My Insights

Web3, or Flattening the Pyramid

Web3, or Flattening the Pyramid

This is the lecture that I would typically give in the first week of the Music + Blockchain course I taught at Berklee College of Music.

Before diving into the fun and funky worlds of NFT’s, social tokens and DAO’s, I still like to start with why blockchain matters, and how this explains what Web3.0 has to offer. 


Let’s play a game. Close your eyes, and for a moment, consider who controls you, or holds power in your life, and in what ways. I’ll start: Who controls your finances? Banks have most of that data, most likely. Perhaps a brokerage or financial management company, if you’re lucky. 

Ok, now who controls your health and medical access and information? Your health providers probably use some medical chart software. Your insurance provider has a separate file on you, and perhaps some of that info is shared back and forth. Do you use an app to track your sleep, physical activity or reproductive health? Do you know what they do with your health data? How secure it is? Yeah, honestly, me neither.  

Now what about your social relationships? Your friends’ birthdays? Your ability to message and connect with them? Do you have all that info written down somewhere? It’s Facebook, isn’t it? Instagram. LinkedIn.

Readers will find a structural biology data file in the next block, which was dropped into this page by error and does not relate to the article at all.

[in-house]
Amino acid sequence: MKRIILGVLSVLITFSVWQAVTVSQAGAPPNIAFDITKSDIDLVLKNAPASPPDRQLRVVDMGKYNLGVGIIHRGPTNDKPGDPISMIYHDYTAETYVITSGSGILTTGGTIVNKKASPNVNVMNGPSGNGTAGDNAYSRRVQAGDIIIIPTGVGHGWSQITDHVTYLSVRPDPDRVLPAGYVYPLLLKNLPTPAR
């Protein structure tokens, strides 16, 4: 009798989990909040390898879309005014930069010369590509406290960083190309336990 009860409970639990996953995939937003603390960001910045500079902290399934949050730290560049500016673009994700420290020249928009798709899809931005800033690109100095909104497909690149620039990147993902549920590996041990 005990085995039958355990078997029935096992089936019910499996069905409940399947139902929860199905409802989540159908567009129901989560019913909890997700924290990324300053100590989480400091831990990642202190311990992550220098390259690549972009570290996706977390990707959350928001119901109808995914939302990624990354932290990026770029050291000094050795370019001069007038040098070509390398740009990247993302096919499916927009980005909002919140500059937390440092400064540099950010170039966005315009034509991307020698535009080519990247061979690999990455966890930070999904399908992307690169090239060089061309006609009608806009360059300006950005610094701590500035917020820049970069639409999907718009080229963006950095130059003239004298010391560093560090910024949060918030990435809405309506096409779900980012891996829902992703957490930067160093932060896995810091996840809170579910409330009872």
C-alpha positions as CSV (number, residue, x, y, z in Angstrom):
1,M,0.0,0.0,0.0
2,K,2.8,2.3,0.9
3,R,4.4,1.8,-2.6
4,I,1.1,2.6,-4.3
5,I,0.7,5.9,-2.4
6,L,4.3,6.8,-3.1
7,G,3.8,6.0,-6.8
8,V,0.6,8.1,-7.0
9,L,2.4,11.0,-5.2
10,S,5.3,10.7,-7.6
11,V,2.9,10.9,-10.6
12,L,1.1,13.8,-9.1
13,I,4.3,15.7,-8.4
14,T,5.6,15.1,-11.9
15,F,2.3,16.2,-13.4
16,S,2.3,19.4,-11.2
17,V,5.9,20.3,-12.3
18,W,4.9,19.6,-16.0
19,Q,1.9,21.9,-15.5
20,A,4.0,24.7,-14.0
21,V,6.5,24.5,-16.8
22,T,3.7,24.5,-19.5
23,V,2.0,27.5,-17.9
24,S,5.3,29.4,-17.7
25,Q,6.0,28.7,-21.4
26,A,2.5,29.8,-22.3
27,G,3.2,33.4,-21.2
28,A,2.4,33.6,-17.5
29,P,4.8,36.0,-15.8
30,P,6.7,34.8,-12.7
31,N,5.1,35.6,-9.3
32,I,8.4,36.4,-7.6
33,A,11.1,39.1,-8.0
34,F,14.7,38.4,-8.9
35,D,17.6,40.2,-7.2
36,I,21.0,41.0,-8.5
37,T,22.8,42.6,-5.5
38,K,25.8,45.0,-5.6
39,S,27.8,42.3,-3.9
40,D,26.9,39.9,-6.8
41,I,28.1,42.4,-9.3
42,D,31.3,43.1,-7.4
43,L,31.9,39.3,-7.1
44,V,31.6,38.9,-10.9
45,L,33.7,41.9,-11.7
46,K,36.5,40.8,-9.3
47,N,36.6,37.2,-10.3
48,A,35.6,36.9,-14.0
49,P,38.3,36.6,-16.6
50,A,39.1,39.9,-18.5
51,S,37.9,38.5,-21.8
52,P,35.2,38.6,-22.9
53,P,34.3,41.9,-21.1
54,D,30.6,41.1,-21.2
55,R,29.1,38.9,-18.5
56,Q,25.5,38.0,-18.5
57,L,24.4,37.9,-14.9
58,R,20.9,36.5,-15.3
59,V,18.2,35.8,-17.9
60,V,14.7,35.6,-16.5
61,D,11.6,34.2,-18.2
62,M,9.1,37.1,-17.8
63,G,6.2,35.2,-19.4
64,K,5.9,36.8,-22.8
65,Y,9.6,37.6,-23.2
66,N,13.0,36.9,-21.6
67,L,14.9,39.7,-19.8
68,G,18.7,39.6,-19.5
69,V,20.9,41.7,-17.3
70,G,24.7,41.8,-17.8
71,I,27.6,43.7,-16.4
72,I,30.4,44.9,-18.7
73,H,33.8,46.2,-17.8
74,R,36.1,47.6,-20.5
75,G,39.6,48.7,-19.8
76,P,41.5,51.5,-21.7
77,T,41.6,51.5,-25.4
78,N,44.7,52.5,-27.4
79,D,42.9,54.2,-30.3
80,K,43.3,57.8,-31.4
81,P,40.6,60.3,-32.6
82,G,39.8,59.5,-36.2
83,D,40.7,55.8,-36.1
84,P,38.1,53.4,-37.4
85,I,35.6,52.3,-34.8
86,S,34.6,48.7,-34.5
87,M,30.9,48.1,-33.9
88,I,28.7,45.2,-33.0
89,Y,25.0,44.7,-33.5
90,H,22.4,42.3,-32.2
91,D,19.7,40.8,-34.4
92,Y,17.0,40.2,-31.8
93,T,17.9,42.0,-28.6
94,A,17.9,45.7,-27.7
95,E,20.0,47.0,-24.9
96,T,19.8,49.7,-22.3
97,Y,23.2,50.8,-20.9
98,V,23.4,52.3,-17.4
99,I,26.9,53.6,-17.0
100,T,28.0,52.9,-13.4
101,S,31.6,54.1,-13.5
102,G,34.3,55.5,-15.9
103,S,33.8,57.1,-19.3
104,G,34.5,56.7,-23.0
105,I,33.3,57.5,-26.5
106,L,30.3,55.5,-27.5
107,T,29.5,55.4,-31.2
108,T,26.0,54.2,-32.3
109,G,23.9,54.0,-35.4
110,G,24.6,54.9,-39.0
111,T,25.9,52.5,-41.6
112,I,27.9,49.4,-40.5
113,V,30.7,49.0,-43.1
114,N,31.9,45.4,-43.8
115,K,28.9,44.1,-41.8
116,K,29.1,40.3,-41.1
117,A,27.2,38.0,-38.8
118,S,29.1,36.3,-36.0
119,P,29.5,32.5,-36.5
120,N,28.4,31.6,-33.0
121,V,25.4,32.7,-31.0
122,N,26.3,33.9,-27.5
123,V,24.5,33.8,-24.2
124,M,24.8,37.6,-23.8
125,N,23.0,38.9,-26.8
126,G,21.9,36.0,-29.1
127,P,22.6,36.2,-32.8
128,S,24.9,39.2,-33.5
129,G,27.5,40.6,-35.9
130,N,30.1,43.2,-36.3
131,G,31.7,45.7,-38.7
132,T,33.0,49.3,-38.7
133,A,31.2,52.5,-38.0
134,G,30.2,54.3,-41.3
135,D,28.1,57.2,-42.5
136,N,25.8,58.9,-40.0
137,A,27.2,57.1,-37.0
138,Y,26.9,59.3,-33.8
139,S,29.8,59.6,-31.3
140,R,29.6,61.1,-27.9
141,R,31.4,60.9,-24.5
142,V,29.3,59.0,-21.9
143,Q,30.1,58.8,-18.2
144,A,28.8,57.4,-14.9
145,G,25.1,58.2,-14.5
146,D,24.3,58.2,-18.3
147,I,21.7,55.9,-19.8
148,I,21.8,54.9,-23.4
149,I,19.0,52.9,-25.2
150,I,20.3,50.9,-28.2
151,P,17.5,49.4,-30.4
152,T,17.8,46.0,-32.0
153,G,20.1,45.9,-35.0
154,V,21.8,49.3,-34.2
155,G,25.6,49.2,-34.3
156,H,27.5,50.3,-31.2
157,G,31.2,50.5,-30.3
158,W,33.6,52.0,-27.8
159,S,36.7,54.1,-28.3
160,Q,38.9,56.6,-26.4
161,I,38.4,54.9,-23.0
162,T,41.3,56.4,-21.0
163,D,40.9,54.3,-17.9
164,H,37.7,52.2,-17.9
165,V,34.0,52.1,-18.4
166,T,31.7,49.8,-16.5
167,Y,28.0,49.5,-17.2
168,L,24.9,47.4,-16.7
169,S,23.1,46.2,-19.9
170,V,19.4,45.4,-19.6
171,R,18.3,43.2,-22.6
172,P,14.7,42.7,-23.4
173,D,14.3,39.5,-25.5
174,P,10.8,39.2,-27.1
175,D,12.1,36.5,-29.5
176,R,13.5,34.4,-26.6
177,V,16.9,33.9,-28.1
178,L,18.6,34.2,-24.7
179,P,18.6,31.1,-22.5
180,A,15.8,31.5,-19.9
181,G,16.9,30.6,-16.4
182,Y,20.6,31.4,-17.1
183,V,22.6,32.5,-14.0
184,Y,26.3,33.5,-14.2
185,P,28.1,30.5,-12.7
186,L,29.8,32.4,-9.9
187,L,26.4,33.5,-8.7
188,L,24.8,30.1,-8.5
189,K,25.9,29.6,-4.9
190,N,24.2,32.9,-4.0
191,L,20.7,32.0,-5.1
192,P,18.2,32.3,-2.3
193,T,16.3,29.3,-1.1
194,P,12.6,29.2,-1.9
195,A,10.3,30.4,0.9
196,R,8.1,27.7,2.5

You may be seeing where I’m going by now. So, rinse and repeat.    

Eventually we get here: 

This was my first time teaching with the Zoom whiteboard.

What you start to see is a familiar structure. There’s you. There’s what you want (securing your finances, easily paying for goods and services, accessing and tracking your medical records, staying in touch with friends). And then there’s someone, or more often, many someones, in between. 

Chances are, the someone in between is a platform or service that makes this process convenient, increases trust, and charges, in some way, for that service. Banks, brokerage firms and credit cards charge transaction and service fees; health care providers pay for the medical record platforms, with costs eventually passed on to consumers; and as we know well at this point, we are “paying” for the social network sites by giving them unfettered access to all of our personal data at all times, with which they can, and certainly will, do whatever they like. No free lunch, indeed.